Life With Meaning, Life With Conflict

Every story is filled with meaningful conflict. If there’s no conflict, there’s no story. And there’s really no getting around this. The very structure of a story requires that the protagonist(s) experience significant conflict that challenges their character and pushes them to grow. 

Stories begin with the protagonist in an established, familiar world, the place where everyday life happens. Good stories push a protagonist to cross the threshold out of his/her safe and secure world and into the unknown, into adventure, into inevitable conflict. This is illustrated in the classic “hero’s journey” circle seen below:

The hero’s journey is a commonly used template for our favorite stories. It’s used because it’s a timeless format that speaks to our souls. In fact, it is believed by some that this model story is hardwired into our brains to help us make sense of the world around us.

Our daily lives are like this story. We experience calling, trial, failure, conflict, growth, etc. 

But what happens if we take a shortcut? If we try to avoid meaningful conflict and just cut across the circle like this?

Honest to God, I’m genuinely alarmed by the sheer amount of “life gurus” flooding the world. Relatively young people who have decided, I’m qualified to direct someone else’s life.

It’s a strange phenomenon. 

I know of a life coach who infuses Jesus with his coaching, helping his clients achieve their best lives now. Overall, he’s accomplished his goals. Then one week, a couple of his clients experienced significant life struggles after pushing themselves too hard. The life coach responded with deep feelings of doubt, saying, “I thought God was in this. I’m not sure why this is happening.”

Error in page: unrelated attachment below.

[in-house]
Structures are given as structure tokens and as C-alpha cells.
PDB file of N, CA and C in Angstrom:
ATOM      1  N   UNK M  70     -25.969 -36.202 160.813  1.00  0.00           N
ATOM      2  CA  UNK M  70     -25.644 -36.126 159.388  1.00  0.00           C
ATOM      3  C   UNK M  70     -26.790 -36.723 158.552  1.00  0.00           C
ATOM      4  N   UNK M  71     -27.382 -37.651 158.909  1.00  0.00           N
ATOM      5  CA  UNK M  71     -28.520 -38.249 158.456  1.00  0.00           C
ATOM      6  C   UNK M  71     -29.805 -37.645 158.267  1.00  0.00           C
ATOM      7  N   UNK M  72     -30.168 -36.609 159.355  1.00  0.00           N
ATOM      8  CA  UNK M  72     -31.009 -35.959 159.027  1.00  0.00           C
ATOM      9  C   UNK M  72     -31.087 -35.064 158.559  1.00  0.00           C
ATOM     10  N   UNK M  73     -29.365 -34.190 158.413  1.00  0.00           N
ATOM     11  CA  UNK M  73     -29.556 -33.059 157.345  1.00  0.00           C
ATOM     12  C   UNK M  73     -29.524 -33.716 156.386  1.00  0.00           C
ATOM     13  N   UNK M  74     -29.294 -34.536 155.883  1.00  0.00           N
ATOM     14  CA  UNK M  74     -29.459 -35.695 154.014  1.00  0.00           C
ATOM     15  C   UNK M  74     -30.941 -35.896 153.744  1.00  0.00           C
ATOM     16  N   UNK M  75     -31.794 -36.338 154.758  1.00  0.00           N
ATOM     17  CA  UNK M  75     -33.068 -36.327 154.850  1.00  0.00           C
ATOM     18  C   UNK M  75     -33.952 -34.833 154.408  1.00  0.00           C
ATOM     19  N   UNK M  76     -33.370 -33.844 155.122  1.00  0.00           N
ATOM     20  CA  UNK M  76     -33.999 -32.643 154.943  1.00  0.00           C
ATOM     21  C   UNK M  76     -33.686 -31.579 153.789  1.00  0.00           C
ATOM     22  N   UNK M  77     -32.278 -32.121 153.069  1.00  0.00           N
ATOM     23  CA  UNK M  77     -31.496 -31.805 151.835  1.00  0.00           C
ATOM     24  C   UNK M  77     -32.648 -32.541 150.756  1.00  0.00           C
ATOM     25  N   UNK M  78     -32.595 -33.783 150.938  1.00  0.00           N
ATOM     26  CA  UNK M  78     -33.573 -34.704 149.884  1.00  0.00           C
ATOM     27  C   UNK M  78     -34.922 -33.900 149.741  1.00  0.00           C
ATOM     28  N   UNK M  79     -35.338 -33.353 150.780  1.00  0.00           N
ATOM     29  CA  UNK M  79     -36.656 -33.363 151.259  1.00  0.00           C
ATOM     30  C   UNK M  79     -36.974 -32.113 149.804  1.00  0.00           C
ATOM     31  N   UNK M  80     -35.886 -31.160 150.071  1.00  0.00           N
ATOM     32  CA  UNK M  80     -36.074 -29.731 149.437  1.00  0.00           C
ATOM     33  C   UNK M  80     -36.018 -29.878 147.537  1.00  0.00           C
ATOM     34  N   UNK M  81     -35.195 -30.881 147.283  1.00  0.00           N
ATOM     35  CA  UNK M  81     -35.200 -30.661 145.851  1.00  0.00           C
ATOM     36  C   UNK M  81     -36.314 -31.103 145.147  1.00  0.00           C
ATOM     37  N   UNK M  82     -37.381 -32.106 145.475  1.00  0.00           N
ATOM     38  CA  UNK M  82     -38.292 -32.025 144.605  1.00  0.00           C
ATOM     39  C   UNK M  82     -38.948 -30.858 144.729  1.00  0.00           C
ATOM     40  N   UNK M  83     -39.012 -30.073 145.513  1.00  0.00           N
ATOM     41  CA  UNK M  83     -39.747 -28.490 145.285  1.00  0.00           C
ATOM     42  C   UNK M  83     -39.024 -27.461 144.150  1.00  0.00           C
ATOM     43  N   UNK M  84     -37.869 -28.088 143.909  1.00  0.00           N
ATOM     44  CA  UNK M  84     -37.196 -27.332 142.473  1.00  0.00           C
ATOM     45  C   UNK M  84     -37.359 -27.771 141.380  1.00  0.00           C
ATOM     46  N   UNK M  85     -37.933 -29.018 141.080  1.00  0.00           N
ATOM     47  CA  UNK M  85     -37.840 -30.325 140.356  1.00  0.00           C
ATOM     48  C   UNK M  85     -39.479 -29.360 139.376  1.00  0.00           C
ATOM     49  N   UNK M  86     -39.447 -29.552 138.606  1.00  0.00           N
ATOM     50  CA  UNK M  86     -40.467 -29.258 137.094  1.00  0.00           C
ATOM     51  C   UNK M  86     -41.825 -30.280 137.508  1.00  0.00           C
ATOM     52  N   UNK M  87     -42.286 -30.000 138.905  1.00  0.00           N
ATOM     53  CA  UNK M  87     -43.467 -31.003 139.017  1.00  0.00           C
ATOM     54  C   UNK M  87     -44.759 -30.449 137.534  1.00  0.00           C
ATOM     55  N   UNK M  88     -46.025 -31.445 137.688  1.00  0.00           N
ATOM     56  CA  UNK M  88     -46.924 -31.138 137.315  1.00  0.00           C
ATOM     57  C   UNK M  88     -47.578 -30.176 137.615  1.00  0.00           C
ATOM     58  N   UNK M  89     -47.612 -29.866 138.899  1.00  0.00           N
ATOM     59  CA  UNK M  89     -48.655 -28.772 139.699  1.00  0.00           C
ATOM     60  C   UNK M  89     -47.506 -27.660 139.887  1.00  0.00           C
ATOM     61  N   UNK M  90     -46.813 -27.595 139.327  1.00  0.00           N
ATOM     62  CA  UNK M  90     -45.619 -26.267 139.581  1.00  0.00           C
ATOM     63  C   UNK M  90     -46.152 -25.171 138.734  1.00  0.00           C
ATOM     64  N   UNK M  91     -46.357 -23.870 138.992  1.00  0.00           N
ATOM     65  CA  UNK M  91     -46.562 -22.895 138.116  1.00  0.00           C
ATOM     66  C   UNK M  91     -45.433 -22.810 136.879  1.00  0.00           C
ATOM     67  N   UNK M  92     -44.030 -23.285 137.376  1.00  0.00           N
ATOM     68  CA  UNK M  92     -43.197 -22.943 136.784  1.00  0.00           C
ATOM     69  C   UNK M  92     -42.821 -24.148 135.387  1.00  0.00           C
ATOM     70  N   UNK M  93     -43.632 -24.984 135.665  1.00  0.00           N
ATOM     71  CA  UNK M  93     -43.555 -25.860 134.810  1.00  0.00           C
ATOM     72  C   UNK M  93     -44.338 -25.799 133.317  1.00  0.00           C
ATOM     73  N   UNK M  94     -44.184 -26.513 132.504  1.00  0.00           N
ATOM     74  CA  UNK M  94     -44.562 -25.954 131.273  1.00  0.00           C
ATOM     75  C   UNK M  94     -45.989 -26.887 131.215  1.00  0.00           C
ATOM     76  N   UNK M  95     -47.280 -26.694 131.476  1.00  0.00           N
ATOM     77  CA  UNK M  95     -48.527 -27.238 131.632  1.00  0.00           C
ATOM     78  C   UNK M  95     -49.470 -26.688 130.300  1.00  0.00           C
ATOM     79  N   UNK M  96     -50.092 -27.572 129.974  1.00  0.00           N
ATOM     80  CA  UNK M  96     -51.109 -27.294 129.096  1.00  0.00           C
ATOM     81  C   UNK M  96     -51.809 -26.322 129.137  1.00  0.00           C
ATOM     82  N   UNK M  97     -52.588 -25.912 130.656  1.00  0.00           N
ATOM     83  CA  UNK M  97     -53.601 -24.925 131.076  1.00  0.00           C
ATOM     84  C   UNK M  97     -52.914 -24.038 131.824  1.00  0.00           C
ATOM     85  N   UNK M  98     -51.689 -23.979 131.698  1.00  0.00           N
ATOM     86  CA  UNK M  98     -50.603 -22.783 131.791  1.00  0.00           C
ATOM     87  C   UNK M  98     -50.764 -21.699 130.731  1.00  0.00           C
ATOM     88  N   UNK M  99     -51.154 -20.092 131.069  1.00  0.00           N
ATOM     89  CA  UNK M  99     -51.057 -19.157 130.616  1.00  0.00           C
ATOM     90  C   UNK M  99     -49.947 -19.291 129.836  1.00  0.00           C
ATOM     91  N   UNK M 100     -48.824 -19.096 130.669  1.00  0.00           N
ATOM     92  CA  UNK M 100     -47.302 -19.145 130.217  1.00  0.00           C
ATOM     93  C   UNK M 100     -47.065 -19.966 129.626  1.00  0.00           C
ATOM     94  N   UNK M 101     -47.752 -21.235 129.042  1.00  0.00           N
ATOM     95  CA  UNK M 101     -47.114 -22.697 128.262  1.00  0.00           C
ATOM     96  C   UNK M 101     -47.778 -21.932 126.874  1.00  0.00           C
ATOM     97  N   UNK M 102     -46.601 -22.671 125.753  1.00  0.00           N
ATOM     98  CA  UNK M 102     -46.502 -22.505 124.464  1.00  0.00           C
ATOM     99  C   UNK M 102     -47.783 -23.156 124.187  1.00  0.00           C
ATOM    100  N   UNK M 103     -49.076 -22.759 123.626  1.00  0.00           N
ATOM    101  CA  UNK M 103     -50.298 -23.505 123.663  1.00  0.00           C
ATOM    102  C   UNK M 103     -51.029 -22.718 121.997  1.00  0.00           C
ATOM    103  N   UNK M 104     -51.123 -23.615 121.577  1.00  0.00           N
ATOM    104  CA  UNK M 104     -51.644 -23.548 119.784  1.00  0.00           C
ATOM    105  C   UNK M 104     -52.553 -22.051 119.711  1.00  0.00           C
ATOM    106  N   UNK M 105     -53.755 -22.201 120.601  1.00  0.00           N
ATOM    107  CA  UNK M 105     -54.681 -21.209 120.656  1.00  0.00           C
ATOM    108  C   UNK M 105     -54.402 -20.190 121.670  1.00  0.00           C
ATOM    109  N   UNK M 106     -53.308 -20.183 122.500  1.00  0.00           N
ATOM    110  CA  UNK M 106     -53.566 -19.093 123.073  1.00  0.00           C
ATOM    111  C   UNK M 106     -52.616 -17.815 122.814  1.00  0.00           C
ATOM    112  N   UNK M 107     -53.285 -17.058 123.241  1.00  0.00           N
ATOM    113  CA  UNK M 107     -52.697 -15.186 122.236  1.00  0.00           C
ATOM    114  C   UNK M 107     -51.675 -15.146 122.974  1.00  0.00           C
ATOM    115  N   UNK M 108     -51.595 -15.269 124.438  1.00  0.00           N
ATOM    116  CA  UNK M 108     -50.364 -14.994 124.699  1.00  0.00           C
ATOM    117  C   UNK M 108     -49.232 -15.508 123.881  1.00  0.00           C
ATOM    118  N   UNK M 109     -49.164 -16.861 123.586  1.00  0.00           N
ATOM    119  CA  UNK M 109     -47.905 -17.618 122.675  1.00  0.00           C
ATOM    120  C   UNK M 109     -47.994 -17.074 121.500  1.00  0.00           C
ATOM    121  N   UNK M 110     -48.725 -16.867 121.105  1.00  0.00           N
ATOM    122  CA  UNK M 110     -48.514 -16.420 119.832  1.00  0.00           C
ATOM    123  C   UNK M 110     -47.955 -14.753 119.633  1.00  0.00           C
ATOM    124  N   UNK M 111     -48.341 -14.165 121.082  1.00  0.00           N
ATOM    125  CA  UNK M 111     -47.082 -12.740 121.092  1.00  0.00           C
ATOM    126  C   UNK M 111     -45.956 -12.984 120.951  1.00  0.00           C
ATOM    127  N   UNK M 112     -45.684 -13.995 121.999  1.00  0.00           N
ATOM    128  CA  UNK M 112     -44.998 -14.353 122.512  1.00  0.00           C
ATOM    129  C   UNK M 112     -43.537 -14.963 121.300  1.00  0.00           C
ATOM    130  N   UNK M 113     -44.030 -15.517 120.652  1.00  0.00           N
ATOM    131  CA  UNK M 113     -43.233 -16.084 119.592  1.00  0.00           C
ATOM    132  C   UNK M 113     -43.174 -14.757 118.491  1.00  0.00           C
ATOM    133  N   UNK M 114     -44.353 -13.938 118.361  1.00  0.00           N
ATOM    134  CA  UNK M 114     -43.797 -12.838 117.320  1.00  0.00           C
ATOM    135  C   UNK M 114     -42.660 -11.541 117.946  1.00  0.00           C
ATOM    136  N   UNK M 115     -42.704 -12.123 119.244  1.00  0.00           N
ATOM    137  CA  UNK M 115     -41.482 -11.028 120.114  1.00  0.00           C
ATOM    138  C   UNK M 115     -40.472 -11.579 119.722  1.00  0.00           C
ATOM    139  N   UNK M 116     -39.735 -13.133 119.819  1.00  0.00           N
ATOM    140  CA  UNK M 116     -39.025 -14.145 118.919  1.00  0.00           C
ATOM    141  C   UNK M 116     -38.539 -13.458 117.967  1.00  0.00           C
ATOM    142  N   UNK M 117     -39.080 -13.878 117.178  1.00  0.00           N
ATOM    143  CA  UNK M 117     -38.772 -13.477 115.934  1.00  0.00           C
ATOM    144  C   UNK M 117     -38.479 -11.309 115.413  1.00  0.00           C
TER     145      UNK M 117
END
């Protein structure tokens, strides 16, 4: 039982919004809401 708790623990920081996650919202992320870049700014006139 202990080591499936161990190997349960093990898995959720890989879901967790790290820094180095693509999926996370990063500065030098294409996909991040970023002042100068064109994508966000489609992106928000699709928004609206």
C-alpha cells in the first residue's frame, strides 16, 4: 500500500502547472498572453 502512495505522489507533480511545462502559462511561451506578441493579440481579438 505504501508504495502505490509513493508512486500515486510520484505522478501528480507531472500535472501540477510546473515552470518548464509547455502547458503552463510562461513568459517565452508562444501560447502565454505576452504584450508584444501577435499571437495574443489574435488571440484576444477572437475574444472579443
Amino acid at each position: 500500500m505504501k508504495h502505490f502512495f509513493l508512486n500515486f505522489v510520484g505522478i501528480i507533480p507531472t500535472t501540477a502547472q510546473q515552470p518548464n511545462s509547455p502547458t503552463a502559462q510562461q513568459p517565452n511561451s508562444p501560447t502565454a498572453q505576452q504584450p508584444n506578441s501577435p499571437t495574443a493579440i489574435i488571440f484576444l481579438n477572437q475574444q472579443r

James writes, “Count it all joy, my brothers, when you meet trials of various kinds, for you know that the testing of your faith produces steadfastness. And let steadfastness have its full effect, that you may be perfect and complete, lacking in nothing.” (James 1:2-4, ESV)

We can’t short circuit the discipline of conflict. Though we know this, we don’t like that it’s true.

There’s something my wife says to our daughter, “God is not a genie.” 

Of course, this sounds like a “duh” truth.

But is it? 

Sometimes it’s easy to recognize the prosperity gospel, as smiley televangelists promise that God wants to make all our wildest dreams come true. 

But there’s a subtle, sneakier teaching of “conflict = bad” that sets us up to believe that hardship is God’s judgment on our lives. Or that, when we’re suffering, we’ve simply taken a wrong turn. Or we begin to believe that the reason others are suffering is because they’ve taken a wrong turn.  

The conclusion of this terrible theology is that suffering has no meaning. Instead, life’s meaning is bliss. 

We then run the risk of the conflict-free loop of hell – a path of least resistance that eventually bores a hole of meaninglessness into our souls. 

A homeless friend of mine told me he believes God chose him to be a witness on earth, and that God promised him blessings upon blessings for fulfilling this roll. He thought perhaps God was going to bring him riches.

When those riches didn’t come (but the exact opposite) this friend realized the real blessing was getting to walk with God.

His acceptance of this truth is developing a personal faith that is unmatched by many Christians I know. In fact, several Christians with whom he interacts treat him like a faithless moron because of his conflict-filled life. 

In the next post I’m going to flesh out his story a little more. For now, consider how God might be calling you to cross the threshold away from self-manufactured security and into the conflict-filled adventure of faith.

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